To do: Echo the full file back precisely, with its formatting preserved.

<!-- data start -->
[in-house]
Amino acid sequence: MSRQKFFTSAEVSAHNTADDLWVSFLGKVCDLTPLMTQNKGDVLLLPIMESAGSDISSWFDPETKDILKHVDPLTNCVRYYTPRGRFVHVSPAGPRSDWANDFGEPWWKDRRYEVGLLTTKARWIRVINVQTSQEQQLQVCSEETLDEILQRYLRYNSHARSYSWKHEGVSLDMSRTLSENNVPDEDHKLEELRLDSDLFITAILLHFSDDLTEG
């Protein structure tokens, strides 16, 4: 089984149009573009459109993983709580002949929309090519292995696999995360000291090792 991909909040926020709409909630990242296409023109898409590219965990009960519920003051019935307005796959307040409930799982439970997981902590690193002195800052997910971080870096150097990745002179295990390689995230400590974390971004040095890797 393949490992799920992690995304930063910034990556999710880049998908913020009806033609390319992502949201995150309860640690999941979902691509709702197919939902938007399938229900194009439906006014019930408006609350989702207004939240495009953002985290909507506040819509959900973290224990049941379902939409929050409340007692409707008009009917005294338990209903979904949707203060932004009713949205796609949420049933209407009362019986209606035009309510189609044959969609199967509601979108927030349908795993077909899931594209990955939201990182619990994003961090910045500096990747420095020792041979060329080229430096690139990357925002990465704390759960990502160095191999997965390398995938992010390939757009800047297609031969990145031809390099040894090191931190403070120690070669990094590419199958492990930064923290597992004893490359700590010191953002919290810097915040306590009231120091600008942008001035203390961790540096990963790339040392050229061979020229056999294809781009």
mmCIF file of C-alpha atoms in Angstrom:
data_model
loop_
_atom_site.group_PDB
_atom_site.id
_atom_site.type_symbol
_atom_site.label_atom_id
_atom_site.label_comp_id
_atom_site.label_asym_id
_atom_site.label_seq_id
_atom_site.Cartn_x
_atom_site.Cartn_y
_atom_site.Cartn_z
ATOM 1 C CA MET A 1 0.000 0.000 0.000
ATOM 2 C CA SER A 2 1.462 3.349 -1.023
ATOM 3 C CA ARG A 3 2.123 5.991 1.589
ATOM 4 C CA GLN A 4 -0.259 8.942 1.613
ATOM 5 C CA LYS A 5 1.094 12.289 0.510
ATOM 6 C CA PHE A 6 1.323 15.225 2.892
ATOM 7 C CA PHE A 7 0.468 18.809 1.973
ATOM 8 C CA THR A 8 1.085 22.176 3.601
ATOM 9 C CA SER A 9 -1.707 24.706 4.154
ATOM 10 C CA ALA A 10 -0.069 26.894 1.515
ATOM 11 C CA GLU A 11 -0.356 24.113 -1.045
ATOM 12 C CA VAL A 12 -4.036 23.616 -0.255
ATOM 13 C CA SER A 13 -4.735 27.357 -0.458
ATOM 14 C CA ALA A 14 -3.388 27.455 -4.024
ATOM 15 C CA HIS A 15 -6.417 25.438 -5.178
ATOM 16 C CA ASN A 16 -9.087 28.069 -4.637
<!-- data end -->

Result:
[in-house]
Amino acid sequence: MSRQKFFTSAEVSAHNTADDLWVSFLGKVCDLTPLMTQNKGDVLLLPIMESAGSDISSWFDPETKDILKHVDPLTNCVRYYTPRGRFVHVSPAGPRSDWANDFGEPWWKDRRYEVGLLTTKARWIRVINVQTSQEQQLQVCSEETLDEILQRYLRYNSHARSYSWKHEGVSLDMSRTLSENNVPDEDHKLEELRLDSDLFITAILLHFSDDLTEG
């Protein structure tokens, strides 16, 4: 089984149009573009459109993983709580002949929309090519292995696999995360000291090792 991909909040926020709409909630990242296409023109898409590219965990009960519920003051019935307005796959307040409930799982439970997981902590690193002195800052997910971080870096150097990745002179295990390689995230400590974390971004040095890797 393949490992799920992690995304930063910034990556999710880049998908913020009806033609390319992502949201995150309860640690999941979902691509709702197919939902938007399938229900194009439906006014019930408006609350989702207004939240495009953002985290909507506040819509959900973290224990049941379902939409929050409340007692409707008009009917005294338990209903979904949707203060932004009713949205796609949420049933209407009362019986209606035009309510189609044959969609199967509601979108927030349908795993077909899931594209990955939201990182619990994003961090910045500096990747420095020792041979060329080229430096690139990357925002990465704390759960990502160095191999997965390398995938992010390939757009800047297609031969990145031809390099040894090191931190403070120690070669990094590419199958492990930064923290597992004893490359700590010191953002919290810097915040306590009231120091600008942008001035203390961790540096990963790339040392050229061979020229056999294809781009």
mmCIF file of C-alpha atoms in Angstrom:
data_model
loop_
_atom_site.group_PDB
_atom_site.id
_atom_site.type_symbol
_atom_site.label_atom_id
_atom_site.label_comp_id
_atom_site.label_asym_id
_atom_site.label_seq_id
_atom_site.Cartn_x
_atom_site.Cartn_y
_atom_site.Cartn_z
ATOM 1 C CA MET A 1 0.000 0.000 0.000
ATOM 2 C CA SER A 2 1.462 3.349 -1.023
ATOM 3 C CA ARG A 3 2.123 5.991 1.589
ATOM 4 C CA GLN A 4 -0.259 8.942 1.613
ATOM 5 C CA LYS A 5 1.094 12.289 0.510
ATOM 6 C CA PHE A 6 1.323 15.225 2.892
ATOM 7 C CA PHE A 7 0.468 18.809 1.973
ATOM 8 C CA THR A 8 1.085 22.176 3.601
ATOM 9 C CA SER A 9 -1.707 24.706 4.154
ATOM 10 C CA ALA A 10 -0.069 26.894 1.515
ATOM 11 C CA GLU A 11 -0.356 24.113 -1.045
ATOM 12 C CA VAL A 12 -4.036 23.616 -0.255
ATOM 13 C CA SER A 13 -4.735 27.357 -0.458
ATOM 14 C CA ALA A 14 -3.388 27.455 -4.024
ATOM 15 C CA HIS A 15 -6.417 25.438 -5.178
ATOM 16 C CA ASN A 16 -9.087 28.069 -4.637